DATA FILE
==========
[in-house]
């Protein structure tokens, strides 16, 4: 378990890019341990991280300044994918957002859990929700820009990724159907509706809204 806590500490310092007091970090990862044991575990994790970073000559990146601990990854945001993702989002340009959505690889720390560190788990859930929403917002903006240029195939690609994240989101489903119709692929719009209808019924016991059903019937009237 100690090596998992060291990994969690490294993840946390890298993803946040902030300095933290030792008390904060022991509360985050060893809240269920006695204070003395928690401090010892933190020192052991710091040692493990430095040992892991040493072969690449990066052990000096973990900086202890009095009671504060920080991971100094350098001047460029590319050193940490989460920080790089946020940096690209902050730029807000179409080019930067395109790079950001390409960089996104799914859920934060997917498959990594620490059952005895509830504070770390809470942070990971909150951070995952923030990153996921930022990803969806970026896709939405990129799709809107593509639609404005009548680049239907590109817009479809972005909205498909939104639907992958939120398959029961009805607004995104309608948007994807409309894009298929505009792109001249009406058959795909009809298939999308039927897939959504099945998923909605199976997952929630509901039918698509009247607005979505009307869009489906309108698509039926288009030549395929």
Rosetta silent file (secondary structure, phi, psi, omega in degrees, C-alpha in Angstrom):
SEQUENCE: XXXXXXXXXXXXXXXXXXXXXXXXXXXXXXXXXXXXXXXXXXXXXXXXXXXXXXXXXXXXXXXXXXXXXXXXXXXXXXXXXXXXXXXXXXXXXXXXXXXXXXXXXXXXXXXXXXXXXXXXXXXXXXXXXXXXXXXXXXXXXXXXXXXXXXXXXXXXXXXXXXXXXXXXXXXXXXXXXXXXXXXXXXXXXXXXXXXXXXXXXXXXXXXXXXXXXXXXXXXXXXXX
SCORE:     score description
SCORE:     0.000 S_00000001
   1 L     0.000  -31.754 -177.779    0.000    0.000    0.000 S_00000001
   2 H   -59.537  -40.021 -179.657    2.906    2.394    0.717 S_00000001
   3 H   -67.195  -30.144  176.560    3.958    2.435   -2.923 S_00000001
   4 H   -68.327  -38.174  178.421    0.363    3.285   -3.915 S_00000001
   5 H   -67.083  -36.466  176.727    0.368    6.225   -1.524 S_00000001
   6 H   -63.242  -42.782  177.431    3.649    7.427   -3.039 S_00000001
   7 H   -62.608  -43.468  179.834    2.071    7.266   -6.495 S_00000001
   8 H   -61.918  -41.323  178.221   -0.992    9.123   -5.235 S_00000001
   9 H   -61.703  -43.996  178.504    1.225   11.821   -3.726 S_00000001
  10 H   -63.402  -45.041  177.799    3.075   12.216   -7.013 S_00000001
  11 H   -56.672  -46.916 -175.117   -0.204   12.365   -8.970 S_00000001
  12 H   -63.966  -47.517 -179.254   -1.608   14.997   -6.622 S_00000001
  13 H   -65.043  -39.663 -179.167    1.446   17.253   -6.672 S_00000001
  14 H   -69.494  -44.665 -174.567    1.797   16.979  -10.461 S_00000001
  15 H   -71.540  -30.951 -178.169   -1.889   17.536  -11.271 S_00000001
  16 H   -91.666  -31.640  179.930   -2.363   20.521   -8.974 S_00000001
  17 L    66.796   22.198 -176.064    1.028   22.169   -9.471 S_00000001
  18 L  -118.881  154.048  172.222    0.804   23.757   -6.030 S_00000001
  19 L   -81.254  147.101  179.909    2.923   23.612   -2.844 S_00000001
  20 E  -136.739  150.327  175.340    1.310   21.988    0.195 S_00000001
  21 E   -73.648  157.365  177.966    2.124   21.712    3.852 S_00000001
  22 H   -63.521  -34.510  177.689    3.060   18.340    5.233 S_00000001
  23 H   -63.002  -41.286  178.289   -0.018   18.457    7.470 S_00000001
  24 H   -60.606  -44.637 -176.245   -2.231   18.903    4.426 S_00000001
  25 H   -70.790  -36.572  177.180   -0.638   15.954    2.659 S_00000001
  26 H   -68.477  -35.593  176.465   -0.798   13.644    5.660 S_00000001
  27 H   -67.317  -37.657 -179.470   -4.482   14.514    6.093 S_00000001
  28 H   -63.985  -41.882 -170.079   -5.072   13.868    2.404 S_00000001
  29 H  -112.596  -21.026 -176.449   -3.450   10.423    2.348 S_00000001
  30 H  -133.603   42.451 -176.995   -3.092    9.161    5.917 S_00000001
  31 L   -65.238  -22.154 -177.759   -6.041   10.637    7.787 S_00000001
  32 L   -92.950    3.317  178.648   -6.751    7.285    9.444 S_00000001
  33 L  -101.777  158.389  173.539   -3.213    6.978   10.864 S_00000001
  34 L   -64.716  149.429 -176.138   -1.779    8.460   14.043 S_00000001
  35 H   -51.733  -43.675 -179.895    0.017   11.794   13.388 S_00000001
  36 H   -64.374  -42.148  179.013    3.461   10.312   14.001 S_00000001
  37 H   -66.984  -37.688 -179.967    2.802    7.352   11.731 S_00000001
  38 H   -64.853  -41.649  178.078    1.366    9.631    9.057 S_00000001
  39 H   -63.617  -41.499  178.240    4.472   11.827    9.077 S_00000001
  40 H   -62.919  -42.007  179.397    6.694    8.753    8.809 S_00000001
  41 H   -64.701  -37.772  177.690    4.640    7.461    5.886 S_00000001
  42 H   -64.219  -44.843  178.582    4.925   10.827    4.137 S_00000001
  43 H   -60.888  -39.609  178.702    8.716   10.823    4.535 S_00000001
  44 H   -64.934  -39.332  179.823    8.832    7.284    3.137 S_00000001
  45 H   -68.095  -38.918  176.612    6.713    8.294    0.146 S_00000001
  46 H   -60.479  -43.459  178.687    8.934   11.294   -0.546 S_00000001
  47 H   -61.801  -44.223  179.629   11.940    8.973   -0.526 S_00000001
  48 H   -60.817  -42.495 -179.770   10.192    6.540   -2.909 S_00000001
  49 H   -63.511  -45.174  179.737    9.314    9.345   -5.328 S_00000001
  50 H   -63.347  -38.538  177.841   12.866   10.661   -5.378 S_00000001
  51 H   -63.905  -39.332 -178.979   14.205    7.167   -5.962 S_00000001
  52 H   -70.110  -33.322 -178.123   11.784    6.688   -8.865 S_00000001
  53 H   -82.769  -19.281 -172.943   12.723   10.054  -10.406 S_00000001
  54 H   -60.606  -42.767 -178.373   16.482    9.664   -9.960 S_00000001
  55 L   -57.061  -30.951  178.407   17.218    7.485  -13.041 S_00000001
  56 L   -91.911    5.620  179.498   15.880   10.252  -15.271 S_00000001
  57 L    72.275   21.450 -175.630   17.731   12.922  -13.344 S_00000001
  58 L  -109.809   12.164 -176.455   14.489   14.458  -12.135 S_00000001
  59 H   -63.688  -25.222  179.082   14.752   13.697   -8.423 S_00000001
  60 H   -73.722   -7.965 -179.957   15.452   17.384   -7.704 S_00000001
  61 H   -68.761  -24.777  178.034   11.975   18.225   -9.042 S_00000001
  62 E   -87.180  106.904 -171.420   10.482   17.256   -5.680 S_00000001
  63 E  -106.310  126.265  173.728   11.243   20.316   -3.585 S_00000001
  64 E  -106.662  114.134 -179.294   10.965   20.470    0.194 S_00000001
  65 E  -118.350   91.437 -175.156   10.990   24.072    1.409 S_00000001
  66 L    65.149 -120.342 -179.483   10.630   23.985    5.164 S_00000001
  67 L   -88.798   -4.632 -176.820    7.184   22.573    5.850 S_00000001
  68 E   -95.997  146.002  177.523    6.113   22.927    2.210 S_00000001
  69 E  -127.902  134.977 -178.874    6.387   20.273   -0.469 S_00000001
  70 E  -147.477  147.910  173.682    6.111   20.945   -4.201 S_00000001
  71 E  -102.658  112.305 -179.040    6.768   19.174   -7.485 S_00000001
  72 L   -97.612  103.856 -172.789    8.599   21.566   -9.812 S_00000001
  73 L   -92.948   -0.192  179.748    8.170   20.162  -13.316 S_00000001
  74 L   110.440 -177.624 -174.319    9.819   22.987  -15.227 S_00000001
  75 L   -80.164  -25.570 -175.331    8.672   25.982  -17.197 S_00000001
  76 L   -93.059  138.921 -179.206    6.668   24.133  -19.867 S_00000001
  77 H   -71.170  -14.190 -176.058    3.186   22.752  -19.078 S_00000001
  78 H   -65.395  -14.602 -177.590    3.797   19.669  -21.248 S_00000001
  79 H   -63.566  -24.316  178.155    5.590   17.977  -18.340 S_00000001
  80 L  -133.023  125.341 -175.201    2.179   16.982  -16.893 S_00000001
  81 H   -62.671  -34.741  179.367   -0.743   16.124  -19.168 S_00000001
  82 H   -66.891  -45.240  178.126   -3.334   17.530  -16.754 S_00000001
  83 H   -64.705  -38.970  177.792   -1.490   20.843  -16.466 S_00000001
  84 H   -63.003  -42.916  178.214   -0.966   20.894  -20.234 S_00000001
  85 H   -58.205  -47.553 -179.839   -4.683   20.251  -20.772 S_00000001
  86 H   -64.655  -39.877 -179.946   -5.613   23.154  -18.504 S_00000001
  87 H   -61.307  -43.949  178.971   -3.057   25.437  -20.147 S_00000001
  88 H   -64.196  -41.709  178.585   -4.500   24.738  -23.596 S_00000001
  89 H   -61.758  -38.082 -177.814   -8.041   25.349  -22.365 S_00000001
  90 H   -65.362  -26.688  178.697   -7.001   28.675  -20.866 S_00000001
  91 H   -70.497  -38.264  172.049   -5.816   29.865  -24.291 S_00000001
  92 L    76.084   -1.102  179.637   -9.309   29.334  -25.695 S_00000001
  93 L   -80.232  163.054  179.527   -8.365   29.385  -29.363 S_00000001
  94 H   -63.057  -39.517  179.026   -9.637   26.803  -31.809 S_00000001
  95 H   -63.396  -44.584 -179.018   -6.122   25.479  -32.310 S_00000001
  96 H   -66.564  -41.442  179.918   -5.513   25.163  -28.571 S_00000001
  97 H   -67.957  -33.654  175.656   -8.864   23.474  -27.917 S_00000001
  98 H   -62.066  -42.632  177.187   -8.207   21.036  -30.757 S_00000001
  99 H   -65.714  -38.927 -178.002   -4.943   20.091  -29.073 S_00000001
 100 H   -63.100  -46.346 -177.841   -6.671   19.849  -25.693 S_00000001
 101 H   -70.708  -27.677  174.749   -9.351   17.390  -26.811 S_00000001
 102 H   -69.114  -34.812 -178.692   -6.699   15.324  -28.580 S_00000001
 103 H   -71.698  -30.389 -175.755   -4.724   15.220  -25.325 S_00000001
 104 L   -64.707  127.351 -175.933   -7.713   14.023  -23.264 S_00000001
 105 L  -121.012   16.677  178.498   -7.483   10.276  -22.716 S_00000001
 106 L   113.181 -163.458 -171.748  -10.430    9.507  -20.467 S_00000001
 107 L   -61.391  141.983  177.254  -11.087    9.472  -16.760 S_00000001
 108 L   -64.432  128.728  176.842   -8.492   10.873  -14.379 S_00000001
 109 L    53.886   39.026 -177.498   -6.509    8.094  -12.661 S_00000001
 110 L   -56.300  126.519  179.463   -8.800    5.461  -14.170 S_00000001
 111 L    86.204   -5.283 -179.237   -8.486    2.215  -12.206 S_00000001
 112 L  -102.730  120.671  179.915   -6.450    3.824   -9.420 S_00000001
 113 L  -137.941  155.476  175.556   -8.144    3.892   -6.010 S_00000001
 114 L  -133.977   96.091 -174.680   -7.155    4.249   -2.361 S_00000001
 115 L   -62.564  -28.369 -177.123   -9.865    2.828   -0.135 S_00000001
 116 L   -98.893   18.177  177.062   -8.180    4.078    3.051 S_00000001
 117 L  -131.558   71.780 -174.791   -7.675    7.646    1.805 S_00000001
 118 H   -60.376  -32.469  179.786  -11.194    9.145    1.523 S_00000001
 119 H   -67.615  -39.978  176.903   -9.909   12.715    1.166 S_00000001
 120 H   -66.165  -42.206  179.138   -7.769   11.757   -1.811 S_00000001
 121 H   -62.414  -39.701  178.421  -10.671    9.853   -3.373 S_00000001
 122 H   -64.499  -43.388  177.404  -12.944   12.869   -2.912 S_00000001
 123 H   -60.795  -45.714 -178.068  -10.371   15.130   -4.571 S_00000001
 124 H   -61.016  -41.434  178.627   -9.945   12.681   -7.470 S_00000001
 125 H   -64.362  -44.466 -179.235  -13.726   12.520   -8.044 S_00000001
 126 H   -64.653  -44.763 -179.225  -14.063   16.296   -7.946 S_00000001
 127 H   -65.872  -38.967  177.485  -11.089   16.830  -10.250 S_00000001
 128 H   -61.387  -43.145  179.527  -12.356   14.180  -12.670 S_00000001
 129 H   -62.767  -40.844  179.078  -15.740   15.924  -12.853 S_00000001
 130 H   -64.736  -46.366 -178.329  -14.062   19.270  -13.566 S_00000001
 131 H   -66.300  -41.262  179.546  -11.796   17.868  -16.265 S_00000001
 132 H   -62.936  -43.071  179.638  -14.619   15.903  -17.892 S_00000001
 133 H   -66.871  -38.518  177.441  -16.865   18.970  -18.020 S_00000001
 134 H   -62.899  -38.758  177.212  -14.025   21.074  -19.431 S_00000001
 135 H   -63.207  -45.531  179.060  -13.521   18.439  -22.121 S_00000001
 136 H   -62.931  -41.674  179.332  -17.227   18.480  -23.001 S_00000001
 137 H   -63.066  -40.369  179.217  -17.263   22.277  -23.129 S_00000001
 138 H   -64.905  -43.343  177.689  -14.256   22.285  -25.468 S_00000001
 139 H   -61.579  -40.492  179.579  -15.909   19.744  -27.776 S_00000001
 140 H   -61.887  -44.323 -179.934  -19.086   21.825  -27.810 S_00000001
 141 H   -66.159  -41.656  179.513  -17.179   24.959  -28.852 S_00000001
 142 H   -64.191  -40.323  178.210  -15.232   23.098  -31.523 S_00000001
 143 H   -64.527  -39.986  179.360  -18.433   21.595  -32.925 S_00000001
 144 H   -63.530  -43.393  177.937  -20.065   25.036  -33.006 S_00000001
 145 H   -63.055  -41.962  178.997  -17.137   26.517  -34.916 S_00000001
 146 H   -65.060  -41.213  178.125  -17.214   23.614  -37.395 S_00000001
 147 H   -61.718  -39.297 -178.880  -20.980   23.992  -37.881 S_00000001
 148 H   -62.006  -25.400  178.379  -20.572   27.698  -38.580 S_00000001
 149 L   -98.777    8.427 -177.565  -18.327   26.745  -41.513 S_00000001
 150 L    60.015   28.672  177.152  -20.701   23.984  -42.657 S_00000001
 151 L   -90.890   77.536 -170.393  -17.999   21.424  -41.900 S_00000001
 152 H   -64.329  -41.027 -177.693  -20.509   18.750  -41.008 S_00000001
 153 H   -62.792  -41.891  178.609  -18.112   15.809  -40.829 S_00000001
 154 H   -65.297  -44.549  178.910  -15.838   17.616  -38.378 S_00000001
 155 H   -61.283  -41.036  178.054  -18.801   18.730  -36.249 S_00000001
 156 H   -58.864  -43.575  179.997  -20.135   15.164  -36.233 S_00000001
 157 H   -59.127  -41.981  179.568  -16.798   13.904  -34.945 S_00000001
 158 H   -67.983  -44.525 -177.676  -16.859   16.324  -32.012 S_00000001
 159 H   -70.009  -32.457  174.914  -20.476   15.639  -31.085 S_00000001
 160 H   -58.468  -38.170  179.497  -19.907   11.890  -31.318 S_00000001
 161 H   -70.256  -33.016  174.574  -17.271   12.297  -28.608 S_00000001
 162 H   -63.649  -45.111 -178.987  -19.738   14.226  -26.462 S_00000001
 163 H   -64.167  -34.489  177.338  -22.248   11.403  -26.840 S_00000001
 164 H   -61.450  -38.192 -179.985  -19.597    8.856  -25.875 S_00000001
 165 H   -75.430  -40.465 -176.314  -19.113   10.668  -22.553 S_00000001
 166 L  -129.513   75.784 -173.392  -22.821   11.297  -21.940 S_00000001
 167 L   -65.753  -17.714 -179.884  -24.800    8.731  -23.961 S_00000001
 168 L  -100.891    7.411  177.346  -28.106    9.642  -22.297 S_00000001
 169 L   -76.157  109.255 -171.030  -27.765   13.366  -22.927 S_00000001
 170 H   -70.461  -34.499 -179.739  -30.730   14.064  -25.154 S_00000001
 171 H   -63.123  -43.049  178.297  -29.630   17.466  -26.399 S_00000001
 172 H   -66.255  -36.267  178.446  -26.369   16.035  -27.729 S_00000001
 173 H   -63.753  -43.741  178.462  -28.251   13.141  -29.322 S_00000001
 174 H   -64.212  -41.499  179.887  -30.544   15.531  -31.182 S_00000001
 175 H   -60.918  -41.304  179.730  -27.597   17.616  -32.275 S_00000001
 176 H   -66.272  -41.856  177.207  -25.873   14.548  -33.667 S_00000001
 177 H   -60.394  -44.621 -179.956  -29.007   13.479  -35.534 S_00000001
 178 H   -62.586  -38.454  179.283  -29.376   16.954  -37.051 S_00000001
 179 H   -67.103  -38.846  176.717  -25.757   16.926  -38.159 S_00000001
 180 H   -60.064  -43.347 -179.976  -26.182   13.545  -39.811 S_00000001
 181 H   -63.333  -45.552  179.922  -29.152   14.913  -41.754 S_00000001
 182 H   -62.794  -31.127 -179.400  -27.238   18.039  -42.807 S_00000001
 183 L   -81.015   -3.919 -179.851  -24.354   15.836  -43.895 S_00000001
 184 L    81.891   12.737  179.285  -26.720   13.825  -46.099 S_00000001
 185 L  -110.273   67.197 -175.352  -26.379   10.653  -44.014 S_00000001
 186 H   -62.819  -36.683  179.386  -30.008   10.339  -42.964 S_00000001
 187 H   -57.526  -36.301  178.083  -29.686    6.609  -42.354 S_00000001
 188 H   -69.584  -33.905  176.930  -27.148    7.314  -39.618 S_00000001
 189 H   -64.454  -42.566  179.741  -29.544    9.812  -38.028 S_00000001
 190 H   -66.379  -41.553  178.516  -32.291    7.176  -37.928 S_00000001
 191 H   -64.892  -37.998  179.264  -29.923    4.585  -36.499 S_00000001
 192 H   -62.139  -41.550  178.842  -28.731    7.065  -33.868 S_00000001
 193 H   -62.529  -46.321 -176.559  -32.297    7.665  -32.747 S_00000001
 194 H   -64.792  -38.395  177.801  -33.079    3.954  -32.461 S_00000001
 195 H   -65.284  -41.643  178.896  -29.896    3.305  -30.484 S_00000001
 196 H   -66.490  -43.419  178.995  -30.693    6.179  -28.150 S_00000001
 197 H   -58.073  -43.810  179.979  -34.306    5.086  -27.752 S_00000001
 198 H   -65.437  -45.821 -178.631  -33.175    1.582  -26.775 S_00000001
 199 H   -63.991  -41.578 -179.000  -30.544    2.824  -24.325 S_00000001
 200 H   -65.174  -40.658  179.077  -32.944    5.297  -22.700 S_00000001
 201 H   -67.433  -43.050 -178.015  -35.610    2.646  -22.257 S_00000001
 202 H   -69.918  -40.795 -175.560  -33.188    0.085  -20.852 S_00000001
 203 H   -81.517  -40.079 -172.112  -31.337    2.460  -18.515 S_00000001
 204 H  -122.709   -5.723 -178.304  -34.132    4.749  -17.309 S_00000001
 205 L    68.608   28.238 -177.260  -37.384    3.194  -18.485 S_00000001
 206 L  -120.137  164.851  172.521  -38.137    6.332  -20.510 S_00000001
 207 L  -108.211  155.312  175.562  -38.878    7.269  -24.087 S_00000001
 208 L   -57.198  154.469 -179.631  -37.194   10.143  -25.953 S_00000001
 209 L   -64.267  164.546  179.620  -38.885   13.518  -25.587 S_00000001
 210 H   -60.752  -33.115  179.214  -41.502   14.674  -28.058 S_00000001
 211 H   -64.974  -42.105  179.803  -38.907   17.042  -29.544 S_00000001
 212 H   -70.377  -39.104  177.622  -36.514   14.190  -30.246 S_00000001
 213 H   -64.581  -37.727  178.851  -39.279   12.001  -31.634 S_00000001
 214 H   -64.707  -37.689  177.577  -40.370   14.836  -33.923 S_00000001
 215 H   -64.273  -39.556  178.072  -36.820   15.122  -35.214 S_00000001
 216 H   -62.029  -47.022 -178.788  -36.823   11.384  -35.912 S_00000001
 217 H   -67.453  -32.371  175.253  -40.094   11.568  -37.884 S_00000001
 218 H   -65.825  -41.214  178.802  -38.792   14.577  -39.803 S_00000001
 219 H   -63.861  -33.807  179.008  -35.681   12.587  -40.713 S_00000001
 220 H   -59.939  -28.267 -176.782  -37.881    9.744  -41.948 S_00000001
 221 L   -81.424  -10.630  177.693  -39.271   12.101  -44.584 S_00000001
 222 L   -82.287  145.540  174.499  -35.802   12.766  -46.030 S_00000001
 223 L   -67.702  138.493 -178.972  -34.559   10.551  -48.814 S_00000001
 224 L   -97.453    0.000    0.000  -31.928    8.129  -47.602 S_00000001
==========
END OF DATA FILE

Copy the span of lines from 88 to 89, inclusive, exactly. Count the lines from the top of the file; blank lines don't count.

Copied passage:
  82 H   -66.891  -45.240  178.126   -3.334   17.530  -16.754 S_00000001
  83 H   -64.705  -38.970  177.792   -1.490   20.843  -16.466 S_00000001